2. The rotor shaft of claim 1, wherein the sleeve has a larger internal diameter in an axially central region than in a region of the ends, so that a chamber is formed between the sleeve and the portion of the rotor shaft situated inside the sleeve.
3. The rotor shaft of claim 1, wherein the portion of the rotor shaft situated inside the sleeve located at an axially central region of the sleeve has a smaller diameter than in a region of the ends of the sleeve, so that a chamber is formed between the sleeve and the portion of the rotor shaft situated inside the sleeve.
4. The rotor shaft of claim 2, wherein the sleeve is shrunk onto the portion of the rotor shaft situated inside the sleeve in the region of the ends thereof to form a shrunk connection at each of the ends.
5. The rotor shaft of claim 4, wherein the shrunk connection at one end of the sleeve is tighter than the shrunk connection at the other end.
6. The rotor shaft of claim 2, wherein the sleeve is made from the same material as the rotor shaft.
7. A high speed rotary machine provided with a rotor shaft having at least one bearing part which, after being fitted in the machine, is held in oil-lubricated sliding-contact with a bearing said rotor shaft being provided, in the bearing part being provided with an outer casing having a cylindrical outer surface which forms, in the region of the bearing part, an outer surface of the rotor shaft, the outer casing comprising a separate, one-piece cylindrical sleeve arranged directly on a portion of the rotor shaft situated inside the sleeve and forming a structural unity therewith, a contact surface being formed between the sleeve and the portion of the rotor shaft situated inside the sleeve, the contact surface having a cylindrical shape, the cylindrical sleeve forming a thermally insulating layer between the outer surface of the sleeve and the portion of the rotor shaft situated inside the sleeve.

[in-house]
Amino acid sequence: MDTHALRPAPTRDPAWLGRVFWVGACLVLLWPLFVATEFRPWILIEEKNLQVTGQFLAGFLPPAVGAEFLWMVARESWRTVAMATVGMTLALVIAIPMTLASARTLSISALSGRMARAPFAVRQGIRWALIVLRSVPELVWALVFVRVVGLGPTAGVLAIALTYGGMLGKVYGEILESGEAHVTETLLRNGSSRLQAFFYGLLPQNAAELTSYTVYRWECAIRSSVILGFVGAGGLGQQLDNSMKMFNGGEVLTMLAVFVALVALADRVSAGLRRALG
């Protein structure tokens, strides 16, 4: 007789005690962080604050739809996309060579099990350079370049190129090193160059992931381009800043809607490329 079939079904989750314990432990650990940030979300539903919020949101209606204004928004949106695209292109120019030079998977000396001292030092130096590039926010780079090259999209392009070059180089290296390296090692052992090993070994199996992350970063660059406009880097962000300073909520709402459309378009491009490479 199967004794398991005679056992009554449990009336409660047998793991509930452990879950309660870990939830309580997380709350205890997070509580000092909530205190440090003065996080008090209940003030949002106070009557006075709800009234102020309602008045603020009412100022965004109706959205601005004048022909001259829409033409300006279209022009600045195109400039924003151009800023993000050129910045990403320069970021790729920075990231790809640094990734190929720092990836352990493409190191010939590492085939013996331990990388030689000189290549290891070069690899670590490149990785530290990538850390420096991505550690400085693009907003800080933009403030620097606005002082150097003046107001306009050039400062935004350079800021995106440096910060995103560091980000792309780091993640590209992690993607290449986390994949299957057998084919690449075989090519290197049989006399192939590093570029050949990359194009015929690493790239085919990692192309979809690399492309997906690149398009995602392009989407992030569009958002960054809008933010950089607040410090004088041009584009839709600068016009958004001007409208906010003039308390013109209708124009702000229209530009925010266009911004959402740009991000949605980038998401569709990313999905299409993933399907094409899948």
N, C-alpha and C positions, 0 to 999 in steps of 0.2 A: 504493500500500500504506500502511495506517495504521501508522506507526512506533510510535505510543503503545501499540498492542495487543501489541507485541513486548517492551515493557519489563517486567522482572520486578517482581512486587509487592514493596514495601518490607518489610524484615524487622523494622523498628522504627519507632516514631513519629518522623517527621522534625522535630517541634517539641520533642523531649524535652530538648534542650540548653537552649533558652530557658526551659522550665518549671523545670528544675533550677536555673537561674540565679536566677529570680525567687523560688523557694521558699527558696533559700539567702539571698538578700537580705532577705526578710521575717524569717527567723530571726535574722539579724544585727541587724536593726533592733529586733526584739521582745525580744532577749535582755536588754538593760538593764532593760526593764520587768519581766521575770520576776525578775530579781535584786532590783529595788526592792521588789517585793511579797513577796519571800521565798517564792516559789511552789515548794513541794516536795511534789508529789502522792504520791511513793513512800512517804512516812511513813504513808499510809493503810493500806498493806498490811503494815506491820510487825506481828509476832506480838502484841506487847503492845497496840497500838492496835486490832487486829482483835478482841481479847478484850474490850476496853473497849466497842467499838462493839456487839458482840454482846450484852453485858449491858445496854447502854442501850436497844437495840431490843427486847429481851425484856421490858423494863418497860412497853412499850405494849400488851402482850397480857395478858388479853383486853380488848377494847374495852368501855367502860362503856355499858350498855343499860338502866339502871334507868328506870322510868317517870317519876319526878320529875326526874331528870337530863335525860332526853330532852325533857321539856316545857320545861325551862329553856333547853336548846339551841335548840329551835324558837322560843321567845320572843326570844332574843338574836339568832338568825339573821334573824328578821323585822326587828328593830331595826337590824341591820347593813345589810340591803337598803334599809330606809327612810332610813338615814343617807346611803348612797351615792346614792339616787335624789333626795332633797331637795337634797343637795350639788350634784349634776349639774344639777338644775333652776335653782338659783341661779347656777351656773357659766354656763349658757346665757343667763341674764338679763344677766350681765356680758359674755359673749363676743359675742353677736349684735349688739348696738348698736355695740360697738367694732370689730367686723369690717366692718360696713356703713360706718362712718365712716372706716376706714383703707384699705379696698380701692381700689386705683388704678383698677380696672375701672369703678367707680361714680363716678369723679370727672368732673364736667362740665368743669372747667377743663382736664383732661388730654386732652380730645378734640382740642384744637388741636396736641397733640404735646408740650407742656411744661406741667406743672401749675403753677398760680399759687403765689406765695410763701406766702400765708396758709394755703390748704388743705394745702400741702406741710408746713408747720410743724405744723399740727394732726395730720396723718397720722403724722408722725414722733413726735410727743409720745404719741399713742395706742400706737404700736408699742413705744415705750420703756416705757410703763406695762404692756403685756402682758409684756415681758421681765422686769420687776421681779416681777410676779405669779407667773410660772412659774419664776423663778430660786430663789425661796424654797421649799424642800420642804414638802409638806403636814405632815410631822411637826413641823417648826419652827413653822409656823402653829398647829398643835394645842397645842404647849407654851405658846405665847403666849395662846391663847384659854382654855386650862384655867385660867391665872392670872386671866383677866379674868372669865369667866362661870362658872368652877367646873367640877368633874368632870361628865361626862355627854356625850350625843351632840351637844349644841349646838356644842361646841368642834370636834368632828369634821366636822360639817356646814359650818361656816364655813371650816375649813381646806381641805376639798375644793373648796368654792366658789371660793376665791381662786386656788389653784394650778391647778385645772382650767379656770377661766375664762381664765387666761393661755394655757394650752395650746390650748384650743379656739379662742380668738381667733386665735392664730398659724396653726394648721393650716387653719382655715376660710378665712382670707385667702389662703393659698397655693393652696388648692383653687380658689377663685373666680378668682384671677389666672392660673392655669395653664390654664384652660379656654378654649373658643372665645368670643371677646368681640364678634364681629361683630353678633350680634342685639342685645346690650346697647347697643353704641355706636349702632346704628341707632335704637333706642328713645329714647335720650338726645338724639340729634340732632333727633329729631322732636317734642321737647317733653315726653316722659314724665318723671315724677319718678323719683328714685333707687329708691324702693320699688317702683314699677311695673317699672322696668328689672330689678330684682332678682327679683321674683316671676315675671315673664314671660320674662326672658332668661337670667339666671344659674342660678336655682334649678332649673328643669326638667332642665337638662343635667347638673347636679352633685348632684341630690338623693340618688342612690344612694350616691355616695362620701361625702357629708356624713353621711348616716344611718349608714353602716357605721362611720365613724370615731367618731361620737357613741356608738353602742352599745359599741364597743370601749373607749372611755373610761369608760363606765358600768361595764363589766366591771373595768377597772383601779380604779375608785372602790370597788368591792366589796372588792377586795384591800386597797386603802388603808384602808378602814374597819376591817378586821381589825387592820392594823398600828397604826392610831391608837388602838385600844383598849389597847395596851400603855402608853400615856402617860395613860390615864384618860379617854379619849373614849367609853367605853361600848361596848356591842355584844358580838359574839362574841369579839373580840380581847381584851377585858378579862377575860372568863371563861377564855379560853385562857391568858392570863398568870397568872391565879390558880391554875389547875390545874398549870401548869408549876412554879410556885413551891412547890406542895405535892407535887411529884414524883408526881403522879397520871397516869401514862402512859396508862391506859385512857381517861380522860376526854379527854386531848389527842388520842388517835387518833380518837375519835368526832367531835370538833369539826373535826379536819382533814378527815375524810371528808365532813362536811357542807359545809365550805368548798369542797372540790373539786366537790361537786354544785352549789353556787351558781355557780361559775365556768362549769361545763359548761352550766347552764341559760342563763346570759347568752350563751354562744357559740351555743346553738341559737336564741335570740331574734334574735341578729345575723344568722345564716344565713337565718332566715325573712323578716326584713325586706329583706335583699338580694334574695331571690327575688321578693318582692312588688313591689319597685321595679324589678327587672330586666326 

8. The rotary machine of claim 7, wherein the sleeve has a larger internal diameter in an axially central region than in a region of the ends, so that a chamber is formed between the sleeve and the portion of the rotor shaft situated inside the sleeve.